Wednesday, December 01, 2004
I am profoundly thankful that during my formative years I never had
contact with any institution under State control; not in school, not in
college, nor yet in my three years of irregular graduate study. No
attempt was ever made by anyone to indoctrinate me with State-inspired
views – or any views, for that matter – of patriotism or nationalism. I
was never dragooned into flag-worship or hero-worship, never was caught
in any spate of verbiage about duty to one's country, never debauched by
any of the routine devices hatched by scoundrels for inducing a
synthetic devotion to one's native land and loyalty to its jobholders.
Therefore when later the various aspects of contemporary patriotism and
nationalism appeared before me, my mind was wholly unprepossessed, and
my view of them was unaffected by any emotional distortion.

What is patriotism? Is it loyalty to a spot on a map, marked off from
others spots by blue or yellow lines, the spot where one was born? But
birth is a pure accident; surely one is in no way responsible for having
been born on this spot or on that. Flaubert had poured a stream of
corrosive irony on this idea of patriotism. Is it loyalty to a set of
political jobholders, a king and his court, a president and his
bureaucracy, a parliament, a congress, a Duce or Fuhrer, a camorra of
commissars? I should say it depends entirely on what the jobholders are
like and what they do. Certainly I had never seen any who commanded my
loyalty; I should feel utterly degraded if ever once I thought they
could. Does patriotism mean loyalty to a political system and its
institutions, constitutional, autocratic, republican, or what-not? But
if history has made anything unmistakably clear, it is that from the
standpoint of the individual and his welfare, these are no more than
names. The reality which in the end they are found to cover is the same
for all alike. If a tree be known by its fruits, which I believe is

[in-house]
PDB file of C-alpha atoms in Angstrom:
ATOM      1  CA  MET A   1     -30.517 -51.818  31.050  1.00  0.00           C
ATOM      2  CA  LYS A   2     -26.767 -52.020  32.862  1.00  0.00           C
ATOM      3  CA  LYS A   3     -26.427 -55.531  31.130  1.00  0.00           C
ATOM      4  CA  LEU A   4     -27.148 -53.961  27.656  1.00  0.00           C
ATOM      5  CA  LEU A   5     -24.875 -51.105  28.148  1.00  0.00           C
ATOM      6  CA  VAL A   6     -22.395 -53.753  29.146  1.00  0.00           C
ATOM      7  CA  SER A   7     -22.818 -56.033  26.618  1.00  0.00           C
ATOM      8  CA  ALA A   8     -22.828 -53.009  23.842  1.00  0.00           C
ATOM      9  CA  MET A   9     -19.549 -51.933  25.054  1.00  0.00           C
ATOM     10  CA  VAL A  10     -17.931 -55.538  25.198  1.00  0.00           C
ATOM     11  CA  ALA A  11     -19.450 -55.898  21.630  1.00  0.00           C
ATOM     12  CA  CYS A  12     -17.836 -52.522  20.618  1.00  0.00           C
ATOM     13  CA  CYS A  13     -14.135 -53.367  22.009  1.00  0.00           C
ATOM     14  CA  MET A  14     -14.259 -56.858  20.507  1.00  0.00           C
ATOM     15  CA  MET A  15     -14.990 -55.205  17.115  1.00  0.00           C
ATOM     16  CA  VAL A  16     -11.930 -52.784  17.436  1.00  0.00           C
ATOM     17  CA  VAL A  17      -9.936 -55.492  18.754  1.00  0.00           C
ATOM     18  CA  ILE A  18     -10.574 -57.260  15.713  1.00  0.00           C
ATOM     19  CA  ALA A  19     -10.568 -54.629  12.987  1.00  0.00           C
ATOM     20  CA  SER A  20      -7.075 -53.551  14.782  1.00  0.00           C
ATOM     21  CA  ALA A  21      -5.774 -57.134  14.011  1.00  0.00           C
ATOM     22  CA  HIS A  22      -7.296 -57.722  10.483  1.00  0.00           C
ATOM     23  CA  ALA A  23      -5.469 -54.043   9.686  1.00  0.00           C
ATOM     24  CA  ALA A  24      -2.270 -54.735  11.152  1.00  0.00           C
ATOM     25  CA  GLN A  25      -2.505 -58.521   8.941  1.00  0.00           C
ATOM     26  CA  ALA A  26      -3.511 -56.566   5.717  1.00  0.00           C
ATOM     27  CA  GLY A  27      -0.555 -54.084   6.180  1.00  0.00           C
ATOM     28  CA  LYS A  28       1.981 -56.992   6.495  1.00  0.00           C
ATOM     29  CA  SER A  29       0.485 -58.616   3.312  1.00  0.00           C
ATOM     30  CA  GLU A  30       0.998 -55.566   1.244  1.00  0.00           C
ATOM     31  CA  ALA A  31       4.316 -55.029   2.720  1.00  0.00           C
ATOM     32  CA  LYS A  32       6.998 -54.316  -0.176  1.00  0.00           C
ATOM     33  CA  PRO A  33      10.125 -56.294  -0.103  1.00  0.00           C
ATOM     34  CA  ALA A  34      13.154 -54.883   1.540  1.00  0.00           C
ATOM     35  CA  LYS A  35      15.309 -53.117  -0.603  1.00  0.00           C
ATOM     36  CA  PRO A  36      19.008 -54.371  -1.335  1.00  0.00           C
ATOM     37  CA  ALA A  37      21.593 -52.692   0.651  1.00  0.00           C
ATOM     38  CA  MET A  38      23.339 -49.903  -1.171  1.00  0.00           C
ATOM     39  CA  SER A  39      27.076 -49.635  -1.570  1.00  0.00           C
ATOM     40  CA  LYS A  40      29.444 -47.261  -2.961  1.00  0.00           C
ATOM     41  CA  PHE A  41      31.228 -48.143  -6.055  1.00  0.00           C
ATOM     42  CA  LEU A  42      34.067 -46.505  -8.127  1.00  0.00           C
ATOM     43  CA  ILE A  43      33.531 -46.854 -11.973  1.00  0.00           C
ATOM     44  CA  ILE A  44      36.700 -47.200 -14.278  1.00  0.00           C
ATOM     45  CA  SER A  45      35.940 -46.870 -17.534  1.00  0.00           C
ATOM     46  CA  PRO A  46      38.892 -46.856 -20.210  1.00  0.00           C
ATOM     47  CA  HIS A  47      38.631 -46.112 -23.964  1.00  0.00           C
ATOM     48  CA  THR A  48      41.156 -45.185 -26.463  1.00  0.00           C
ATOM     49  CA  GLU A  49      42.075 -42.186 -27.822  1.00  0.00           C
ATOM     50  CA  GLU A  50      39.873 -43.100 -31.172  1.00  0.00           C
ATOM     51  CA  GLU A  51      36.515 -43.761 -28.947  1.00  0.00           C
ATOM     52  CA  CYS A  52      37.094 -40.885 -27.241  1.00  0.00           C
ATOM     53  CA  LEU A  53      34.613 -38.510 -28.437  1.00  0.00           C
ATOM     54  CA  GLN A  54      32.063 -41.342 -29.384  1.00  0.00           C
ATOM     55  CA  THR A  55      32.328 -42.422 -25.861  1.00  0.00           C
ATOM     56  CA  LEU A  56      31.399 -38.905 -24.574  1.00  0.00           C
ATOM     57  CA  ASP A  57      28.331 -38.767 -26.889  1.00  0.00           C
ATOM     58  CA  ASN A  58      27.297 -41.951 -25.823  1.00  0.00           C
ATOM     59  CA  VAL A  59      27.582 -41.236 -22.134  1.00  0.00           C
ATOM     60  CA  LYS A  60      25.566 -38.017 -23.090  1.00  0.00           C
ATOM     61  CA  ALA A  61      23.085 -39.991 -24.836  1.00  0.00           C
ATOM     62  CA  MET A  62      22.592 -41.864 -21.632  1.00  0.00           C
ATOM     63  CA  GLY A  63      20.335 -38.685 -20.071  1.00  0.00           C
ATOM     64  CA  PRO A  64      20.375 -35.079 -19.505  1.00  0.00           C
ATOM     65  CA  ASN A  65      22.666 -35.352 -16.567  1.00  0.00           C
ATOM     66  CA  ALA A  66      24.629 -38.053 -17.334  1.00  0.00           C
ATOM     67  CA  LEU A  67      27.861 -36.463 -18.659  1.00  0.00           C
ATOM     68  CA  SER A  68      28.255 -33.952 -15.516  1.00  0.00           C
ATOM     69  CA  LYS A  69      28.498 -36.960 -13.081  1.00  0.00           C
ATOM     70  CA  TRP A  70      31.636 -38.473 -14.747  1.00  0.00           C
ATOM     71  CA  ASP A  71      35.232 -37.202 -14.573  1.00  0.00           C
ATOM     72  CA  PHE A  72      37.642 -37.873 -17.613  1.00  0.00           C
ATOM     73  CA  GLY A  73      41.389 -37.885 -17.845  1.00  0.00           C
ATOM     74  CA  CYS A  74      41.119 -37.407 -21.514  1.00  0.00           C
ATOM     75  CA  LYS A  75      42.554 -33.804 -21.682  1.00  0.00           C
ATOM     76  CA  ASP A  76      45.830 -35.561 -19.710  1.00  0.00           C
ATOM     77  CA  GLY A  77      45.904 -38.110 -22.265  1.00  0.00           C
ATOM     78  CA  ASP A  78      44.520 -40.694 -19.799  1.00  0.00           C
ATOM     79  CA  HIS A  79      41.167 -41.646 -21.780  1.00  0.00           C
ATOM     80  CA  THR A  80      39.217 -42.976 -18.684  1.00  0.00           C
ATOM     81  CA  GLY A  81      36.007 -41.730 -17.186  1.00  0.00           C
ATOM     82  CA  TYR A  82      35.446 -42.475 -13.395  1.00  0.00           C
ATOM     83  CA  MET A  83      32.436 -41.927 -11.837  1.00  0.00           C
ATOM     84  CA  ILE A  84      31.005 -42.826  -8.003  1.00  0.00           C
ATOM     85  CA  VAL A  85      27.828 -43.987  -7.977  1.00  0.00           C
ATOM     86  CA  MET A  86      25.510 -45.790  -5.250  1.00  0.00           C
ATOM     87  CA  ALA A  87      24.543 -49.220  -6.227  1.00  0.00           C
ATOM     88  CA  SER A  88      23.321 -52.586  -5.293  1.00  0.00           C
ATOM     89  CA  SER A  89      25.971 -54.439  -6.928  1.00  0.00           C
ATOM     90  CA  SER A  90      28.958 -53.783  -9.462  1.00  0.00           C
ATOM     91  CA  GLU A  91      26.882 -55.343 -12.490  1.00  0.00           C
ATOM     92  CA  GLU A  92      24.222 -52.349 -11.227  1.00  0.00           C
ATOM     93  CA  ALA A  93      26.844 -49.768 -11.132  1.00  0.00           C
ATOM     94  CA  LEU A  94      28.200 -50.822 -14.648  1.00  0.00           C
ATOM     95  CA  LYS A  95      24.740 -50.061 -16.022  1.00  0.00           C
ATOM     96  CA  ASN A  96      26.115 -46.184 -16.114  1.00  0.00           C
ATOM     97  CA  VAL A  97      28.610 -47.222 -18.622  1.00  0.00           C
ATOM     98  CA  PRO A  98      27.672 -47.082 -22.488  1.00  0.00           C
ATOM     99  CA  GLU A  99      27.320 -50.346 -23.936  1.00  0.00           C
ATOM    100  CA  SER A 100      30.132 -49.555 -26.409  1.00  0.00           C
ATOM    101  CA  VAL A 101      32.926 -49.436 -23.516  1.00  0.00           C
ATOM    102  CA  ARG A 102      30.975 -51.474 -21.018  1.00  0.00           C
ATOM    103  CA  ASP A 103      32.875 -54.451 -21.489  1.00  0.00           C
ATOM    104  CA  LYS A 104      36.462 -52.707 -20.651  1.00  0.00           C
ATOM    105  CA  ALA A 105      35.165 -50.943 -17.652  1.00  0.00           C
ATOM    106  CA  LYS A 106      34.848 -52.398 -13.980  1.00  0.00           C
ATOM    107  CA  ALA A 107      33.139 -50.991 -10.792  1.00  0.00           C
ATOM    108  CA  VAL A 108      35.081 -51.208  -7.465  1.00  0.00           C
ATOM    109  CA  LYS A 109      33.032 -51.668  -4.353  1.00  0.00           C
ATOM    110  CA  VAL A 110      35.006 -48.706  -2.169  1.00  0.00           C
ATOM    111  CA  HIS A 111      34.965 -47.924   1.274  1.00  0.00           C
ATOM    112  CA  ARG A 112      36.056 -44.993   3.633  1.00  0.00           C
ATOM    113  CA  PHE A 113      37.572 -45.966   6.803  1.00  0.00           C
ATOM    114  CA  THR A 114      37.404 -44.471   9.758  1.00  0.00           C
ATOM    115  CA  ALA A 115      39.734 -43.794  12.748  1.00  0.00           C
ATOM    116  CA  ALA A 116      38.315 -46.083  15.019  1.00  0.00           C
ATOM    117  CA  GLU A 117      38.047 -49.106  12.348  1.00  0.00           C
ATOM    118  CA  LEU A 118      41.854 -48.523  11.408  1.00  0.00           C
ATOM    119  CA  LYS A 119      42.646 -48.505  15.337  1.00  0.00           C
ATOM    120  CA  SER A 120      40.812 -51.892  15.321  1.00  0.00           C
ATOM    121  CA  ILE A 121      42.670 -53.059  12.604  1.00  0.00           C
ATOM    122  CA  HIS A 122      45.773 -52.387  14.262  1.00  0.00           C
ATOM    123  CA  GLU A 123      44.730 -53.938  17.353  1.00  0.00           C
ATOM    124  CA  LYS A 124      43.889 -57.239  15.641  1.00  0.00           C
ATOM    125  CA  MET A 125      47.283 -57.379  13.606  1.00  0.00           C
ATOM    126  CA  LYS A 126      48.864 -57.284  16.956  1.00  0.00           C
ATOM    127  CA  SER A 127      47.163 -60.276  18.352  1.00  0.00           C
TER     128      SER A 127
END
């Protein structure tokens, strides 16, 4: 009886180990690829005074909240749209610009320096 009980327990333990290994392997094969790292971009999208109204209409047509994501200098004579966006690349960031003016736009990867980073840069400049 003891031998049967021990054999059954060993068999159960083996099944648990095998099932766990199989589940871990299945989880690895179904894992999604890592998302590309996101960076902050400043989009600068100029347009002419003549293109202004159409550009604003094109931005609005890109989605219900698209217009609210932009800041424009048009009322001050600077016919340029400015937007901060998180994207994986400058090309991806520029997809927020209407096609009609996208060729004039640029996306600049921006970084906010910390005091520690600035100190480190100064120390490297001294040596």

regarded as good sound doctrine, then the peculiar merit of a system, if
it has any, ought to be reflected in the qualities and conditions of the
people who live under it; and looking over the peoples and systems of
the world, I found no reason in the nature of things why a person should
be loyal to one system rather than another. One could see at a glance
that there is no saving grace in any system. Whatever merit or demerit
may attach to any of them lies in the way it is administered.

So when people speak of loyalty to one's country, one must ask them
what they mean by that. What is one's country? Mr. Jefferson said
contemptuously that 'merchants have no country; the mere spot they stand
on does not constitute so strong an attachment as that from which they
draw their gains.' But one may ask, why should I? This motive of
patriotism seems to me perfectly sound, and if it should be sound for
merchants, why not for others who are not merchants? If it holds good in
respect of material gains, why not of spiritual gains, cultural gains,
intellectual and aesthetic gains? As a general principle, I should put
it that a man's country is where the things he loves are most respected.
Circumstances may have prevented his ever setting foot there, but it
remains his country.

Albert Jay Nock, "Memoirs of a Superfluous Man"


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